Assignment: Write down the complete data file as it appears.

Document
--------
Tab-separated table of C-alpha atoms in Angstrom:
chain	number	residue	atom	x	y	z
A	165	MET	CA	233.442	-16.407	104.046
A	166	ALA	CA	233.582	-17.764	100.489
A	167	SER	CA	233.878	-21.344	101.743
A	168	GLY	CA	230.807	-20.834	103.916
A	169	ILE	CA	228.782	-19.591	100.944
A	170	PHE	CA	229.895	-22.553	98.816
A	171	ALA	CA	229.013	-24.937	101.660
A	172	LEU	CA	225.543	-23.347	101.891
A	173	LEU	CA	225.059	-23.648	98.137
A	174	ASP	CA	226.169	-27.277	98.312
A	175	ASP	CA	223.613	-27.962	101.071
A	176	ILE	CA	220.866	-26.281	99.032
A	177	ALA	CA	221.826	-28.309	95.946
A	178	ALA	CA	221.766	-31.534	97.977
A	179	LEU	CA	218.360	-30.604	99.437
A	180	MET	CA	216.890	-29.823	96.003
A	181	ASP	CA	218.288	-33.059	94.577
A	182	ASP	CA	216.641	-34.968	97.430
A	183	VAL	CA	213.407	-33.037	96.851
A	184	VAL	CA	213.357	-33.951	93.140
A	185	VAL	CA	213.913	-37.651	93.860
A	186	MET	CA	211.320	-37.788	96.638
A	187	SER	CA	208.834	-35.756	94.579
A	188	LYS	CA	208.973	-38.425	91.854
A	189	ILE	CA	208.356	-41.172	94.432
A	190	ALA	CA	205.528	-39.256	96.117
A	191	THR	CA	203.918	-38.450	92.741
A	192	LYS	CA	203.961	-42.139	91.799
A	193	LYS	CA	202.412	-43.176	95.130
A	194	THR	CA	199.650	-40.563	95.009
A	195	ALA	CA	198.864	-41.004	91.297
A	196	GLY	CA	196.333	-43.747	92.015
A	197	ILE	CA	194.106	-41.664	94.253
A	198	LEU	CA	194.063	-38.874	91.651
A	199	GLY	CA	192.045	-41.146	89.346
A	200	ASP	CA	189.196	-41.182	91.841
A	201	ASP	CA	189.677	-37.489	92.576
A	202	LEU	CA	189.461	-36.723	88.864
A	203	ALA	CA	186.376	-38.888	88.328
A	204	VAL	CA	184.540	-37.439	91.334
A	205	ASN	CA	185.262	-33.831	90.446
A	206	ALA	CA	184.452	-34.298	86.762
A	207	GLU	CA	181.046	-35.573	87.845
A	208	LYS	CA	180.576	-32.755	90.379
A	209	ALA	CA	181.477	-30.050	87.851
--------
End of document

Tab-separated table of C-alpha atoms in Angstrom:
chain	number	residue	atom	x	y	z
A	165	MET	CA	233.442	-16.407	104.046
A	166	ALA	CA	233.582	-17.764	100.489
A	167	SER	CA	233.878	-21.344	101.743
A	168	GLY	CA	230.807	-20.834	103.916
A	169	ILE	CA	228.782	-19.591	100.944
A	170	PHE	CA	229.895	-22.553	98.816
A	171	ALA	CA	229.013	-24.937	101.660
A	172	LEU	CA	225.543	-23.347	101.891
A	173	LEU	CA	225.059	-23.648	98.137
A	174	ASP	CA	226.169	-27.277	98.312
A	175	ASP	CA	223.613	-27.962	101.071
A	176	ILE	CA	220.866	-26.281	99.032
A	177	ALA	CA	221.826	-28.309	95.946
A	178	ALA	CA	221.766	-31.534	97.977
A	179	LEU	CA	218.360	-30.604	99.437
A	180	MET	CA	216.890	-29.823	96.003
A	181	ASP	CA	218.288	-33.059	94.577
A	182	ASP	CA	216.641	-34.968	97.430
A	183	VAL	CA	213.407	-33.037	96.851
A	184	VAL	CA	213.357	-33.951	93.140
A	185	VAL	CA	213.913	-37.651	93.860
A	186	MET	CA	211.320	-37.788	96.638
A	187	SER	CA	208.834	-35.756	94.579
A	188	LYS	CA	208.973	-38.425	91.854
A	189	ILE	CA	208.356	-41.172	94.432
A	190	ALA	CA	205.528	-39.256	96.117
A	191	THR	CA	203.918	-38.450	92.741
A	192	LYS	CA	203.961	-42.139	91.799
A	193	LYS	CA	202.412	-43.176	95.130
A	194	THR	CA	199.650	-40.563	95.009
A	195	ALA	CA	198.864	-41.004	91.297
A	196	GLY	CA	196.333	-43.747	92.015
A	197	ILE	CA	194.106	-41.664	94.253
A	198	LEU	CA	194.063	-38.874	91.651
A	199	GLY	CA	192.045	-41.146	89.346
A	200	ASP	CA	189.196	-41.182	91.841
A	201	ASP	CA	189.677	-37.489	92.576
A	202	LEU	CA	189.461	-36.723	88.864
A	203	ALA	CA	186.376	-38.888	88.328
A	204	VAL	CA	184.540	-37.439	91.334
A	205	ASN	CA	185.262	-33.831	90.446
A	206	ALA	CA	184.452	-34.298	86.762
A	207	GLU	CA	181.046	-35.573	87.845
A	208	LYS	CA	180.576	-32.755	90.379
A	209	ALA	CA	181.477	-30.050	87.851